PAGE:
The company — which makes energy storage and power management systems for utilities, wind farms and manufacturing companies — saw revenues double in 2011 and expects to see similar growth in the coming year, said Carlos Coe, who will step aside as CEO to become chairman of the board and oversee the company's global growth. Alan Gotcher will be promoted from chief technology officer to president and CEO.
Much of that growth is expected overseas, particularly in China, which is installing "an amazing amount of wind power every year," and officials need assistance moving that energy onto their power grids, Coe said. Xtreme Power recently opened a Beijing office and is "very close to finalizing a local partnership," he said. In addition to China, Coe estimated that pending projects in several countries will come to fruition this year.
GE, Extreme Power form strategic alliance - Flashback
GE Energy Storage, a unit of GE Transportation (GE) and Xtreme Power, a privately held Austin, Texas company have formalized a strategic alliance to work together to provide cutting-edge energy storage solutions. The alliance combines GE's Durathon* battery technology for grid energy storage systems and Xtreme Power's extensive experience as an integrated energy storage turn-key solutions provider. The new GE Durathon battery products, which can last up to ten times longer than conventional lead acid batteries and store more energy in half the space, are the result of a $100M initial investment in battery technology developed at GE's Global Research Center in Niskayuna, NY. GE's Durathon battery technology, when paired with Xtreme Power's Xtreme Active Control Technology, should enable safer and highly efficient storage of massive quantities of electricity at low cost for grid applications.
It was a first of it's kind technology [made by Extreme Power] - that went up in smoke. Seven months after they started spinning, the Kahuku wind mills stopped because of a fire.The fact that they're sitting idle is having an ripple effect that reaches your electric bill.For seven months they were spinning in the wind."First seven months of operation it put about 52k megawatts of energy into the system," said Hawaiian Electric Company spokesperson Darren Pai.A productive project - capable of powering 7,800 homes.But these last seven months have been a different story.Since August, the 12 turbines at Kahuku are at a standstill after a fire inside the facility's battery storage system shut the wind farm down.Turns out it was the third blaze to break-out inside the building."And those we did an extensive investigation and determined the cause of those that was related to the capacitors in the converters," said Wren Wescoatt of First Wind. "We took several steps to remedy that and the new investigation looked into that as one of the possibilities but hasn't yet determined what the cause of the final fire was."Sen. Gabbard who chairs the Committee on Energy says - no cause is no good.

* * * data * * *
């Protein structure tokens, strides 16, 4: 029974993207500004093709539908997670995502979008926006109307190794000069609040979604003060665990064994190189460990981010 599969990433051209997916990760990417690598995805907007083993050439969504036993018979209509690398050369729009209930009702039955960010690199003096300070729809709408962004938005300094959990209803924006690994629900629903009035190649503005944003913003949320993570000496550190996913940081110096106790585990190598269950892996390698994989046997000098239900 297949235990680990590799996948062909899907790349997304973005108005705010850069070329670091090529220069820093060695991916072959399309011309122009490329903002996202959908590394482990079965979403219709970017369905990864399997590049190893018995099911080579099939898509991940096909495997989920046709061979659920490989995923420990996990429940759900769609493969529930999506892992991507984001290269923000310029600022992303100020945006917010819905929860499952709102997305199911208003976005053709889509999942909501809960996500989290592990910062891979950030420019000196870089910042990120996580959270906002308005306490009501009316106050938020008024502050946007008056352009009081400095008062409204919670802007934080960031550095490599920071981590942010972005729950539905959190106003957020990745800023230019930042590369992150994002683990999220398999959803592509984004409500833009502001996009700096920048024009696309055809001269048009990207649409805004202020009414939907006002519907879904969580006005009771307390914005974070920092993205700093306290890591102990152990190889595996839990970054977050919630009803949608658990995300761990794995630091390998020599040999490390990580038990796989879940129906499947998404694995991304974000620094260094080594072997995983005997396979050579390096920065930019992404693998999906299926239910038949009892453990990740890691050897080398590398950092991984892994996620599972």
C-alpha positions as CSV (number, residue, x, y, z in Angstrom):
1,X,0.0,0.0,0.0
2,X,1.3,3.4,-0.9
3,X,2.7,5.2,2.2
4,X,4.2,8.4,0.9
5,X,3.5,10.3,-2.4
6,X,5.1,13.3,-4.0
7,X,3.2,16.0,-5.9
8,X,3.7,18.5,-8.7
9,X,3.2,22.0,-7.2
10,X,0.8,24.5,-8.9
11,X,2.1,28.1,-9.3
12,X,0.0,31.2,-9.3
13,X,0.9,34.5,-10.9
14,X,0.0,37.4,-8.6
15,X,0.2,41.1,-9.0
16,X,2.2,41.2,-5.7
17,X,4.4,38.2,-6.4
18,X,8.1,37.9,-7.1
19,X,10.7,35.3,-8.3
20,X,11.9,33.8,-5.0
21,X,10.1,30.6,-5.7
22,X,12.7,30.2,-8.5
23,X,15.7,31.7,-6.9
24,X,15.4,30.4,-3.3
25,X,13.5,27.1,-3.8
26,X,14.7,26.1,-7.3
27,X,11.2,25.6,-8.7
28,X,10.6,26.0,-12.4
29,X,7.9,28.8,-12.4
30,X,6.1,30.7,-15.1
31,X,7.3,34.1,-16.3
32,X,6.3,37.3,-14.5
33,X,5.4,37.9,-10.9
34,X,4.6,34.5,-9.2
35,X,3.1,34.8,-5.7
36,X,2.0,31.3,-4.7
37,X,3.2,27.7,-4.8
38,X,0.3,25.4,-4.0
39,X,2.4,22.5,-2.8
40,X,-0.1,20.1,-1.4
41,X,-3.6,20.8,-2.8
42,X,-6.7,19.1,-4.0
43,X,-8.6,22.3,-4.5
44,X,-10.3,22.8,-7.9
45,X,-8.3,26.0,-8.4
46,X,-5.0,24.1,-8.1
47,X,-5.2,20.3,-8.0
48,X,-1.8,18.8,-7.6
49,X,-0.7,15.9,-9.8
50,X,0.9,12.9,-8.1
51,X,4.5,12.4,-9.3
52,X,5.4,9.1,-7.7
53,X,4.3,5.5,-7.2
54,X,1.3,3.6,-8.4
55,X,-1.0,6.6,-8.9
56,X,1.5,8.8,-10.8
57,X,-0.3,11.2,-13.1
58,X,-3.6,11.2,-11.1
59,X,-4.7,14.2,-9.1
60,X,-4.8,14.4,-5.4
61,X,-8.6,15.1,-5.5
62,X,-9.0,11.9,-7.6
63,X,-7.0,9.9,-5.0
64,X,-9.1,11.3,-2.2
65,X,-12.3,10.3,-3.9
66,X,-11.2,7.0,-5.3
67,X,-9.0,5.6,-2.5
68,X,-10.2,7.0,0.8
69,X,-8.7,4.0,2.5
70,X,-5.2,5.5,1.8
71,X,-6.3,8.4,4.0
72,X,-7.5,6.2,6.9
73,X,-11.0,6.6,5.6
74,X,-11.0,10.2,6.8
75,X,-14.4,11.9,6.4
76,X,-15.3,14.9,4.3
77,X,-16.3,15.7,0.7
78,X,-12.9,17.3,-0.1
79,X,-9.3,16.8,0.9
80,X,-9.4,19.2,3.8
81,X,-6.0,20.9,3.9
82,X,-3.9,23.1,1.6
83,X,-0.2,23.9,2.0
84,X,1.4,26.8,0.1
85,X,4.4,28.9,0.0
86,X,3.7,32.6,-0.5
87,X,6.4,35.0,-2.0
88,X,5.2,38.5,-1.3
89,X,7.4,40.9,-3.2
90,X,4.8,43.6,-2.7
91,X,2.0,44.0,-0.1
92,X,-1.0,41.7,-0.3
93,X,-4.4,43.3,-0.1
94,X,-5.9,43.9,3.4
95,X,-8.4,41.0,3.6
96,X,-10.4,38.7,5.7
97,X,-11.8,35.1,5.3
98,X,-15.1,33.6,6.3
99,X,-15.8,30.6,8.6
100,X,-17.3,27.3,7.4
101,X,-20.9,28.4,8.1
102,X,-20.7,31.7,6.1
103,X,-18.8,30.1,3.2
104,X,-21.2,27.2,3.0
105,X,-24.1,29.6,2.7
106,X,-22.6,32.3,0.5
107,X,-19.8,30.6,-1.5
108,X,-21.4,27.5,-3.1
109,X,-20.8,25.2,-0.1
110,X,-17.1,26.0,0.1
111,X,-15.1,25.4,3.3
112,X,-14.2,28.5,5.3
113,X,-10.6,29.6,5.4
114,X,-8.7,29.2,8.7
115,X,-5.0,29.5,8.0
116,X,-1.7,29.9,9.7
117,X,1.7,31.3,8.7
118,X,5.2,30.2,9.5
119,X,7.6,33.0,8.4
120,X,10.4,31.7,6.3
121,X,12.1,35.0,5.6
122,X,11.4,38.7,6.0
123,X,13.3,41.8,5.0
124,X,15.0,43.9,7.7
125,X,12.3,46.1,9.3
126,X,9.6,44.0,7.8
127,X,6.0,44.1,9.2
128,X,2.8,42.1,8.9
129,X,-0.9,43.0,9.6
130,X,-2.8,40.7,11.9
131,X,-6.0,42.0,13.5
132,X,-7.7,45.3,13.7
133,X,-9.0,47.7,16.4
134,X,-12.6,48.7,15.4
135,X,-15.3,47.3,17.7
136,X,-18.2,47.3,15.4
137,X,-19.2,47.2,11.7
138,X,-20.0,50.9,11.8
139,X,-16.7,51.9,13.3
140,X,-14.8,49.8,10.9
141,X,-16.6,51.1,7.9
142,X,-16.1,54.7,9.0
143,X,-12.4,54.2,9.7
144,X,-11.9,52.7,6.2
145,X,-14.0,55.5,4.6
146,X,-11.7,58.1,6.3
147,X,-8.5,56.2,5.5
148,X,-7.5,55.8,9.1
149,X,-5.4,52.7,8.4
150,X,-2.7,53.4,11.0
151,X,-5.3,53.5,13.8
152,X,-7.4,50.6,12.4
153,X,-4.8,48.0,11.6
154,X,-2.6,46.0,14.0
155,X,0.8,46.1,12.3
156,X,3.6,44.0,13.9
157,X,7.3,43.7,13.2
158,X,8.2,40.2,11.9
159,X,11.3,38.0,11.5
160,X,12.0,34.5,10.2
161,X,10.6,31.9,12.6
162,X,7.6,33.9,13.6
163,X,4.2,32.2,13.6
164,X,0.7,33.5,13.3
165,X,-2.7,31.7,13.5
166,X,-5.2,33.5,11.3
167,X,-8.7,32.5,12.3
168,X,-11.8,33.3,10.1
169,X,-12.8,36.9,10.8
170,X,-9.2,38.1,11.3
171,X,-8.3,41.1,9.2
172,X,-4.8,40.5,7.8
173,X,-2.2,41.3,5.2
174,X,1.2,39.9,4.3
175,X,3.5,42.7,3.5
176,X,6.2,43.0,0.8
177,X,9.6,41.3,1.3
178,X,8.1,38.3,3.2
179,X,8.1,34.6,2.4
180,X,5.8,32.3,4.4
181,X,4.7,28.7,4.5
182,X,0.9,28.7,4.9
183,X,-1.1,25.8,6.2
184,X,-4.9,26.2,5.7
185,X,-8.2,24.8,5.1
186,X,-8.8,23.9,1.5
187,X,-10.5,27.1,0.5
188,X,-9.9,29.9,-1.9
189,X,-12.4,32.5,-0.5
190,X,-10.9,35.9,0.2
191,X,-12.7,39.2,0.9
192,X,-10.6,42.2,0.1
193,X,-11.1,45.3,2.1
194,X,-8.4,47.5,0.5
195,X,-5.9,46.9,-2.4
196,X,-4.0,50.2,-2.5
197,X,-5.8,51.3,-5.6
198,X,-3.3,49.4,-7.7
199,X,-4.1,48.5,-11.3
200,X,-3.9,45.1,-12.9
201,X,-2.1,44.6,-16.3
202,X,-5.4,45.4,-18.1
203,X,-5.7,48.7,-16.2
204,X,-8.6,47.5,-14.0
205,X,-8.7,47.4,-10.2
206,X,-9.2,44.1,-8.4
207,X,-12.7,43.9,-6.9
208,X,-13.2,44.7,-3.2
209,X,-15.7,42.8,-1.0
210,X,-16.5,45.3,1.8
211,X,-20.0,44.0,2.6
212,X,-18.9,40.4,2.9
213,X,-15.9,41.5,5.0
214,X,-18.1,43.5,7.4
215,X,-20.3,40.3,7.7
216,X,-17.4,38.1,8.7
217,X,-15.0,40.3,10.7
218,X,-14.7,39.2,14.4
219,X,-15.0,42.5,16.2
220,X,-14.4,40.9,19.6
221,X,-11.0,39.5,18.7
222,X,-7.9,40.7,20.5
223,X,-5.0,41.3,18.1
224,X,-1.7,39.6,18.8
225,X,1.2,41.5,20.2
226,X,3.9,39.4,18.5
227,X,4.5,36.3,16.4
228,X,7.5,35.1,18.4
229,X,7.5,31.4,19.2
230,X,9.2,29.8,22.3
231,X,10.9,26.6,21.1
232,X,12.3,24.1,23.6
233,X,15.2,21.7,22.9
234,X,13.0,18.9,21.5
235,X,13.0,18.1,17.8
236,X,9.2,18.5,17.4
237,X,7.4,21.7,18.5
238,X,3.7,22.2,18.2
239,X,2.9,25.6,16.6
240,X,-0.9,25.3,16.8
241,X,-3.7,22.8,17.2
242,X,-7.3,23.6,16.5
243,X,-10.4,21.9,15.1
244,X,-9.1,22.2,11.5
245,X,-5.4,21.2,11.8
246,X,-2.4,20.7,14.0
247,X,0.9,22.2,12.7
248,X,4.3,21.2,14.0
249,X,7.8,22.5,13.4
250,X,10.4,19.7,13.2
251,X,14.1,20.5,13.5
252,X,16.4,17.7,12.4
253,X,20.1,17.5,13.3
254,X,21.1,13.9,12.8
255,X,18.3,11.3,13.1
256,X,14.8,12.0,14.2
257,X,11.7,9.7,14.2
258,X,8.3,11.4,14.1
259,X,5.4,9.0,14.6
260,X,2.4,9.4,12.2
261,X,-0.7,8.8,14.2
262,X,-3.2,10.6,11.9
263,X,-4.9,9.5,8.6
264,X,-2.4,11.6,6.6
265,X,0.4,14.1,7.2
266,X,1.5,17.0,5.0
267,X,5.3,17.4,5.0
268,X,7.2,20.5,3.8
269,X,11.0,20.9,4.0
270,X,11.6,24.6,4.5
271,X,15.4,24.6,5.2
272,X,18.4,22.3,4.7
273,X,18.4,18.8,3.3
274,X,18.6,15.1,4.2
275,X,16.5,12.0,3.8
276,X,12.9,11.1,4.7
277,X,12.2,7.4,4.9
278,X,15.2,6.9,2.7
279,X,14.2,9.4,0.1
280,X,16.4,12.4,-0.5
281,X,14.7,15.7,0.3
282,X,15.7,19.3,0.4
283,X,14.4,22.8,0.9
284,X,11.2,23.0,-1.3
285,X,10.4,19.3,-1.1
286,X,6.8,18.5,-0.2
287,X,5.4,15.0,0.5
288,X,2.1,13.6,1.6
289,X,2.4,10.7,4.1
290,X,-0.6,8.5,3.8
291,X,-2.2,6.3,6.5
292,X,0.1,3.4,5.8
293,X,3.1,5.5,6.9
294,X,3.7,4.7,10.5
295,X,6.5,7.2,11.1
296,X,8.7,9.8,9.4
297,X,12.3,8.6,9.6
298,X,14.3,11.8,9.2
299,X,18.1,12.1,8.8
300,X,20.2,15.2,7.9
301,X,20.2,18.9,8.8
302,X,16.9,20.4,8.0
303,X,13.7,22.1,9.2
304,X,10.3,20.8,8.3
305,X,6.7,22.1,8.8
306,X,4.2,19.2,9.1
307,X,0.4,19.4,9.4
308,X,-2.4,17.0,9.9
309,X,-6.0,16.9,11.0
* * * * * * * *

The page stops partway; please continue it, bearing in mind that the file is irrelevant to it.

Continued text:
HONG KONG - News late Monday that China's state-run CNOOC Ltd. had completed its record-breaking purchase of Canada's Nexen Inc. came hot on the heels of another Chinese investment in the U.S. the same day, signaling that the appetite for North American shale projects in energy-hungry Asia remains strong.
CNOOC and Nexen said in separate statements they had completed the $15.1 billion acquisition following approvals from Canadian, U.K. and U.S., regulators, giving the third-largest Chinese oil and gas company by output control over huge shale-gas reserves in British Colombia and crude-oil deposits beneath the North Sea.
Hours before that, state-owned oil giant China Petrochemical Corp., or Sinopec Group, agreed to buy a 50% stake in Chesapeake Energy Corp.'s Mississippi Lime venture for $1.02 billion. In 2010 and 2011, CNOOC bought into Oklahoma City-based Chesapeake Energy's oil-rich shale fields in south Texas, as well as fields in Colorado and Wyoming.
China Guodian Corp. and Miami, Florida-based UPC Management LLC have signed 10 billion yuan of wind power agreements, the Chinese company said on its website today. The companies will develop seven wind power projects with capacity exceeding 1,075 megawatts in total, according to the statement.
US reaches major business agreements with China - Flashback
Guodian said the UPC and the United States in the field of wind power a wide range of strategic cooperation. Under the agreement, the two sides will jointly develop, build and operate over 1075 MW of total installed capacity of wind power projects of cooperation. UPC officially entered China in 2006, currently in China's 12 provinces, municipalities and autonomous regions, development and construction of 24 projects. As of the end of 2010, UPC in the territory of China's wind power installed capacity reached 150 MW.
The 10MW pilot project, consisting of five 2MW turbines in the windy Texas Panhandle. It is located near Ralls, a village near Lubbock. The power is being sold to the utility Xcel. The project uses the companies SE8720IIIE turbines, with Chinese partner AVIC International. The development was bought from American Seawind, a local developer.
GE's Jeff Immelt with Charlie Rose on China.